MIS 385N.3 IT Security, Policy, and Compliance
This course builds skills for the prevention and mitigation of cybersecurity, data privacy, and ethical dilemma risks in digital artifacts and machine learning and AI algorithms by covering IT governance, risk, and control frameworks, ethical decision making frameworks, and relevant laws, regulations, and industry standards.
MIS 284N Cybersecurity Technical Foundations
This course provides students with foundational knowledge of contemporary technical cybersecurity topics relevant to current and future business and IT leaders. Students will obtain an in-depth understanding about the full strata of security from physical hacking, hardware, firmware/BIOS, operating system, application, virtual environments, cloud and networks. An emphasis is placed on analysis of real-life security failures and successes. Various defensive security tools will be discussed, demonstrated, and provided to students for hands-on student exercises. PKI, including TLS, X.509, TCP/IP security, trust models will be explored. Special challenges such as securing IoT, embedded systems (including medical devices) will be covered including a discussion of promising solutions. Security weaknesses of blockchain, including a recent successful attack, will be covered. Applied cryptography will be explored including key management, securing email, system-to-system connectivity, device encryption, non-repudiation, digital signatures, common deployment errors, revocation, code signing, and more.
MIS 384N e-Discovery and Digital Forensics
A comprehensive understanding of e-Discovery and Digital Forensics is useful for anyone involved in the management and operations of information technology environments. Business environments are nearly entirely run upon digital processing and transactions amongst interconnected computing platforms, e.g. PCs, servers, mobile devices, IoT devices, etc. The investigation of digital crimes such as financial fraud, identity theft and corporate espionage committed on business computing platforms requires structured legal discovery and technical forensics approaches.
The course will introduce the concepts needed to establish a functional understanding of e-Discovery and Digital Forensics that students can apply to real-world situations. The course will employ hands-on technical exercises and the use of case studies to create an experiential learning approach. Familiarity with Linux command line and virtual machines (VMware or VirtualBox) is helpful though not required.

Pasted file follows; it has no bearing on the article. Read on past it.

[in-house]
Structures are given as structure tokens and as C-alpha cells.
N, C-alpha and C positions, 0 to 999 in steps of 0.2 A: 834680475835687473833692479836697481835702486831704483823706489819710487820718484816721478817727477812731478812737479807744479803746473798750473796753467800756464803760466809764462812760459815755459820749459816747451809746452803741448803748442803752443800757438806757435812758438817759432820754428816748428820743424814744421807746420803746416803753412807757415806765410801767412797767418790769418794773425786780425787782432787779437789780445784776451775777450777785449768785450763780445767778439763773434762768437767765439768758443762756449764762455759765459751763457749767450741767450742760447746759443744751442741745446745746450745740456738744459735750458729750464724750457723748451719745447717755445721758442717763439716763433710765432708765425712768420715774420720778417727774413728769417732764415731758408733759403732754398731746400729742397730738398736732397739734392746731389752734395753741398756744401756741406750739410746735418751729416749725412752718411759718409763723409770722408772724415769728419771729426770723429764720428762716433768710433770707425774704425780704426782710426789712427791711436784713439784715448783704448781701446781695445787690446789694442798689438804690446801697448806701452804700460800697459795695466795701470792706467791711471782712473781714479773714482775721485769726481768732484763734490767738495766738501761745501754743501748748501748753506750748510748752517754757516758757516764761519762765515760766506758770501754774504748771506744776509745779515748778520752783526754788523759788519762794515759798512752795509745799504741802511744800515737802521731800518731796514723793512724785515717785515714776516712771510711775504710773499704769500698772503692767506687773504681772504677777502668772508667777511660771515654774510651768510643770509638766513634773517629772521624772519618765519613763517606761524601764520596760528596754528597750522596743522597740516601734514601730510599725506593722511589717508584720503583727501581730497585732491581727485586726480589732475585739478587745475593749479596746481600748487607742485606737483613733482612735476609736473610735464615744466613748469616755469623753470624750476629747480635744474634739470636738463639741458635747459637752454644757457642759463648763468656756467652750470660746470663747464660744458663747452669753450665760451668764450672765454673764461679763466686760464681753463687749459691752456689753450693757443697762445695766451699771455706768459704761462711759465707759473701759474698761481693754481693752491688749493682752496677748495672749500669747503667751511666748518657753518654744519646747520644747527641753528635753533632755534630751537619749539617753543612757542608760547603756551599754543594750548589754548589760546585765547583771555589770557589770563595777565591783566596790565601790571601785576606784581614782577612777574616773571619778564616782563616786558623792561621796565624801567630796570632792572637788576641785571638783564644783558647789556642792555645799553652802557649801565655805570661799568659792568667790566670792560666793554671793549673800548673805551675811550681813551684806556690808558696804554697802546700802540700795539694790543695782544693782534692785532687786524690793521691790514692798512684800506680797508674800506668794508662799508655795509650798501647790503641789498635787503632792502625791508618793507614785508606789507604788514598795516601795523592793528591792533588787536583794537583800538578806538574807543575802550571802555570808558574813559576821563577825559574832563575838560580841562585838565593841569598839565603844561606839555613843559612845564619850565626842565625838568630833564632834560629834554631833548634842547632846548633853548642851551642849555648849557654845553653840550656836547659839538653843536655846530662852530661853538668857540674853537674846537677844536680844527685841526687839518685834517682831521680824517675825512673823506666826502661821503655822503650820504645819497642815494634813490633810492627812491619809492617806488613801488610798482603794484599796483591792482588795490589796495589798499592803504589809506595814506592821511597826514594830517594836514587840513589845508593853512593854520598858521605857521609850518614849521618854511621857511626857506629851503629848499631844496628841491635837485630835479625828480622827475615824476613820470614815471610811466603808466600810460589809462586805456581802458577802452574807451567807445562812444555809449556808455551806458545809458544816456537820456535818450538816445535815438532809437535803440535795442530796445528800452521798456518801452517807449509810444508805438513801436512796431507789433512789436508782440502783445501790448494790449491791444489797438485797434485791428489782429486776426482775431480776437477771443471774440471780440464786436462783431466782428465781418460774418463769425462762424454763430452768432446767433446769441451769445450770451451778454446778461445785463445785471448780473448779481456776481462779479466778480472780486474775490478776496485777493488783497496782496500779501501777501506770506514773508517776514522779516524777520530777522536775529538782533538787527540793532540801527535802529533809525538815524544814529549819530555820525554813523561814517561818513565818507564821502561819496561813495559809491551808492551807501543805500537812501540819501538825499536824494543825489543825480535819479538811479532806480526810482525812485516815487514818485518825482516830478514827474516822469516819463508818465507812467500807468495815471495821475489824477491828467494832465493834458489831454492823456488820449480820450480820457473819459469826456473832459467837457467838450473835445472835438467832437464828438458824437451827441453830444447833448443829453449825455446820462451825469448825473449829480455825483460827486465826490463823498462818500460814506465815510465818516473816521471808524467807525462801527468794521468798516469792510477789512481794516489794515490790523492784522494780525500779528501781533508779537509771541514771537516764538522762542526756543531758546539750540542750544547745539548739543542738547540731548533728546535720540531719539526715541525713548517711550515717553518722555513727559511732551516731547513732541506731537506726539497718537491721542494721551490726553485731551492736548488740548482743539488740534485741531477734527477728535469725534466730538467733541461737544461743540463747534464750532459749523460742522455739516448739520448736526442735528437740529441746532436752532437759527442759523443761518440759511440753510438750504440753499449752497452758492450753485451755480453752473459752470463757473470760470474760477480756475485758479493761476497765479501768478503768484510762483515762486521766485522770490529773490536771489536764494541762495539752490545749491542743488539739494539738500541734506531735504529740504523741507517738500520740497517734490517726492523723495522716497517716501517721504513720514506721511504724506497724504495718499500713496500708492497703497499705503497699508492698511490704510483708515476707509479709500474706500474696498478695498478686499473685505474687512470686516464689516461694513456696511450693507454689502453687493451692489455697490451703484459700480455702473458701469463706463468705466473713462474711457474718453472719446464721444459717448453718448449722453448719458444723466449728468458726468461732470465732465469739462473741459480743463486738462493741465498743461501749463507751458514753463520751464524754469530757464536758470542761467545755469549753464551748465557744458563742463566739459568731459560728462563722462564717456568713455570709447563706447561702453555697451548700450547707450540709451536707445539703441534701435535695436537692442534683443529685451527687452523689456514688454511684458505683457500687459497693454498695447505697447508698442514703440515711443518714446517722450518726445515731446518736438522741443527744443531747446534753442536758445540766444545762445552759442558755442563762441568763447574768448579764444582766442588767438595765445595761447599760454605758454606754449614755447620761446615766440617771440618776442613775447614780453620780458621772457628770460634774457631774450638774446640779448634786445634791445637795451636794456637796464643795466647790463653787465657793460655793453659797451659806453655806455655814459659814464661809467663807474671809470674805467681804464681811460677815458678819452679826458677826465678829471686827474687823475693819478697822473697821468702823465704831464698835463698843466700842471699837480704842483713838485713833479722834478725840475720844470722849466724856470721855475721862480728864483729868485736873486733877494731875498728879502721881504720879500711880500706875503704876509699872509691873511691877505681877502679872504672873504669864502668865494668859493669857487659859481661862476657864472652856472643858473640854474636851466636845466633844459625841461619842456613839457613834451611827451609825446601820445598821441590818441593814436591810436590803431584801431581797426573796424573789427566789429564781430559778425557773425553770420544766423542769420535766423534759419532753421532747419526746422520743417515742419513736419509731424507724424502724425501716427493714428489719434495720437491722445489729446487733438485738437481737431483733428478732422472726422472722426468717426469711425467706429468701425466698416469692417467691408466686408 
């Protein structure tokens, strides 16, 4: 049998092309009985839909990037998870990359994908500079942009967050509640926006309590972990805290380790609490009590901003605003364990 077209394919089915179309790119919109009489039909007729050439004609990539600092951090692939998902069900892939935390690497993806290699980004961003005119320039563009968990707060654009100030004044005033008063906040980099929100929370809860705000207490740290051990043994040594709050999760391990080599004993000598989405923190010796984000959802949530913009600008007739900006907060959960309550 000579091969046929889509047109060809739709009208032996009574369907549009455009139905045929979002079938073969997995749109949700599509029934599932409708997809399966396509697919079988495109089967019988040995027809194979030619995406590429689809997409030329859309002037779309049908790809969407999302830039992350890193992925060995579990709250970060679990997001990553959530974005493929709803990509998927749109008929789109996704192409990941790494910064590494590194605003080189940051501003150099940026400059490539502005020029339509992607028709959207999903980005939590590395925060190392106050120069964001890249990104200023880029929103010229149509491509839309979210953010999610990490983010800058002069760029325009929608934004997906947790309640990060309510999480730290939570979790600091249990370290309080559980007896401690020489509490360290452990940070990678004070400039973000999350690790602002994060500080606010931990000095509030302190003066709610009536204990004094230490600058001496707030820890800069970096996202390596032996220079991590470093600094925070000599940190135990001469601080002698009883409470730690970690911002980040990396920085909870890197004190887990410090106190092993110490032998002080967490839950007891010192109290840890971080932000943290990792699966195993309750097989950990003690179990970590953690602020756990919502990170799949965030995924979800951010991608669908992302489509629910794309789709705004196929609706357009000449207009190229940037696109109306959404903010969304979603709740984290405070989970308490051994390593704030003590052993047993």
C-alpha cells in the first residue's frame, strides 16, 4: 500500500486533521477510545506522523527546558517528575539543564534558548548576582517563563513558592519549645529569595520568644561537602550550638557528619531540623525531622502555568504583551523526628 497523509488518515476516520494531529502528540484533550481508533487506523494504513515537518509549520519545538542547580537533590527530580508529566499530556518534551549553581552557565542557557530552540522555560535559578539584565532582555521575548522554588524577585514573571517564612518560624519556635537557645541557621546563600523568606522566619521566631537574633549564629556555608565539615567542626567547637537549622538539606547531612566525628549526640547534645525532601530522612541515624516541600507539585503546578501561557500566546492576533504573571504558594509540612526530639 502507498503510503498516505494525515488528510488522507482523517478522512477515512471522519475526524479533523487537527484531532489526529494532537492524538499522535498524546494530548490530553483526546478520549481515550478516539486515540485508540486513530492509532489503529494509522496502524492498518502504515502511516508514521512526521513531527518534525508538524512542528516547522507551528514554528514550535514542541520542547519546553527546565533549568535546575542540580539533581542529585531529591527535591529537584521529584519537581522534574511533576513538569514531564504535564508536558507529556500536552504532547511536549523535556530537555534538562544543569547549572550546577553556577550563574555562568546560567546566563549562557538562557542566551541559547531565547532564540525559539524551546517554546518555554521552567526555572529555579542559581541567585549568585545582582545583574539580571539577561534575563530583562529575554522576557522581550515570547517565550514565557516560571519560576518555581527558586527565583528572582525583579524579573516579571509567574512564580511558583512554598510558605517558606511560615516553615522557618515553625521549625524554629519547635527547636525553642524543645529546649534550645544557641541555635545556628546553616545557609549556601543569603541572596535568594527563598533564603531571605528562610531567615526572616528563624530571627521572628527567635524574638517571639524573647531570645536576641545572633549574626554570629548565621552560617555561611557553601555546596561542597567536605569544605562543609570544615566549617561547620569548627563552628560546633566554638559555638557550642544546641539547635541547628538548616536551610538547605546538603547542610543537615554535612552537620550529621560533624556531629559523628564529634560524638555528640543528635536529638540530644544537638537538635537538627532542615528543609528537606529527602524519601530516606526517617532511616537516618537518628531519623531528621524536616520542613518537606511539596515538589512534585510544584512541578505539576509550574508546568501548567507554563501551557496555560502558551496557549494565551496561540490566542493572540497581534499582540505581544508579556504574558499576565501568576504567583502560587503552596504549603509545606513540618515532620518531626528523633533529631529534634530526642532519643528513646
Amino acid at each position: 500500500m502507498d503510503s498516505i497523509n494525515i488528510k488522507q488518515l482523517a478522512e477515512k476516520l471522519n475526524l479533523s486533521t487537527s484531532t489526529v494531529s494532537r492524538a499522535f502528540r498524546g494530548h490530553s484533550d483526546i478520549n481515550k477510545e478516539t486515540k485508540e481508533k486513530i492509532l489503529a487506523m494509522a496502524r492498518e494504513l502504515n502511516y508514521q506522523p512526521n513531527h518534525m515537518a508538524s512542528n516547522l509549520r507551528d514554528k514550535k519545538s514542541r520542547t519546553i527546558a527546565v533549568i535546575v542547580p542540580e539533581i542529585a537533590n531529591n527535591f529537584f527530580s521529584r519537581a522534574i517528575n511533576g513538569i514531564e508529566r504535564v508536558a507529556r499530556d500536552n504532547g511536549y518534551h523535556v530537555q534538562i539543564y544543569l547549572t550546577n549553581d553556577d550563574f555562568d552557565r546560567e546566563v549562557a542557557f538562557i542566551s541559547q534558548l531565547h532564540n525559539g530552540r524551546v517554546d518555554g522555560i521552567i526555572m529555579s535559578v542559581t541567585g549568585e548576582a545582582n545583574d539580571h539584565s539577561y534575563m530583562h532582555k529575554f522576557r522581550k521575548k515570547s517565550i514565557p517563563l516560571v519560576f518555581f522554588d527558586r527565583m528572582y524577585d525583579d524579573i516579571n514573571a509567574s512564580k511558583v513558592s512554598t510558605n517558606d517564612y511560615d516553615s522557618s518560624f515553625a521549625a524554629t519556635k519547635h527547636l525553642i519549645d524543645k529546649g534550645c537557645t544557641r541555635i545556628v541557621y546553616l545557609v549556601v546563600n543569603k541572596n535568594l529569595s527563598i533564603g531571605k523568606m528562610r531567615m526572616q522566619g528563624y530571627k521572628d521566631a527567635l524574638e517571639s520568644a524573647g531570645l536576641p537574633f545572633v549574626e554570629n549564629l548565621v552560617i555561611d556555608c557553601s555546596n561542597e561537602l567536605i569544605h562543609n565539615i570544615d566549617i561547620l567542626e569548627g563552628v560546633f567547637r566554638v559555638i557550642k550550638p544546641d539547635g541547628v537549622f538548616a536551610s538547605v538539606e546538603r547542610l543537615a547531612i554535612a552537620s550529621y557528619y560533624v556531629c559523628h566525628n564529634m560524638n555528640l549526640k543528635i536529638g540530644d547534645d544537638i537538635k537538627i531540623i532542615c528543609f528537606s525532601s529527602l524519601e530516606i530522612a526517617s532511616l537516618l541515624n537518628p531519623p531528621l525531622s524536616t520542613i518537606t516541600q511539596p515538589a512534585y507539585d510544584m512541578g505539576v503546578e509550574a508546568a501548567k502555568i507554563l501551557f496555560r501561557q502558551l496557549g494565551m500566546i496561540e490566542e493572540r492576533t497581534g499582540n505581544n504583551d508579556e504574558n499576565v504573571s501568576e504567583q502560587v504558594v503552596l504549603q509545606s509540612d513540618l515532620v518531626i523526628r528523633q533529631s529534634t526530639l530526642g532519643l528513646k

MIS 284N Advanced Analytics in Cybersecurity Intelligence
Organizations face a variety of cyberattacks: e.g., DDoS, spam, malware, ransomware, account takeover, and IoT attacks, malicious insider programs, etc. This course will introduce students to advanced analytical applications for preventing such cyberattacks, or detecting and blocking them in a timely manner. Students will become familiar with what information security operations centers (ISOC) do to protect information and technology assets of organizations: e.g., monitor trends, identify irregularities, anomalies, and intrusions, model behaviors, and predict or detect and block cyber threats. Students will learn how to select and apply appropriate data analytical methods for cybersecurity intelligence in the information industry, including common threats, patterns, and trends, and best practices in protecting security and privacy. The course will use a hand-on learning approach. Students will learn how to collect and use current and historical data sources, how to develop statistical understanding of the types and intensities of cybersecurity threats, how to use machine learning and AI techniques in monitoring trends, visualizing threats, modeling behaviors and predicting threats, detecting irregularities, anomalies and intrusions, and supporting dynamic, intelligent risk management.
MIS 284N Human Dimensions of Cybersecurity
Despite millions of dollars invested in cybersecurity every year, the number of information security breaches continues to climb. Many managers and executives derive a false sense of security from the perception that “cybersecurity is an IT issue.” In reality, technological safeguards are necessary but insufficient to protect organizational and customer data. A comprehensive information security and cyber risk management program must also address the many threats posed by human actors – not just hackers – both inside and outside the organization.
This course explores both the risks and the opportunities posed by human interaction with organizational and customer data; introduces a framework for designing a comprehensive cyber risk management program beyond the technical safeguards; and provides guidance on using employee engagement methodologies to build a “human firewall.”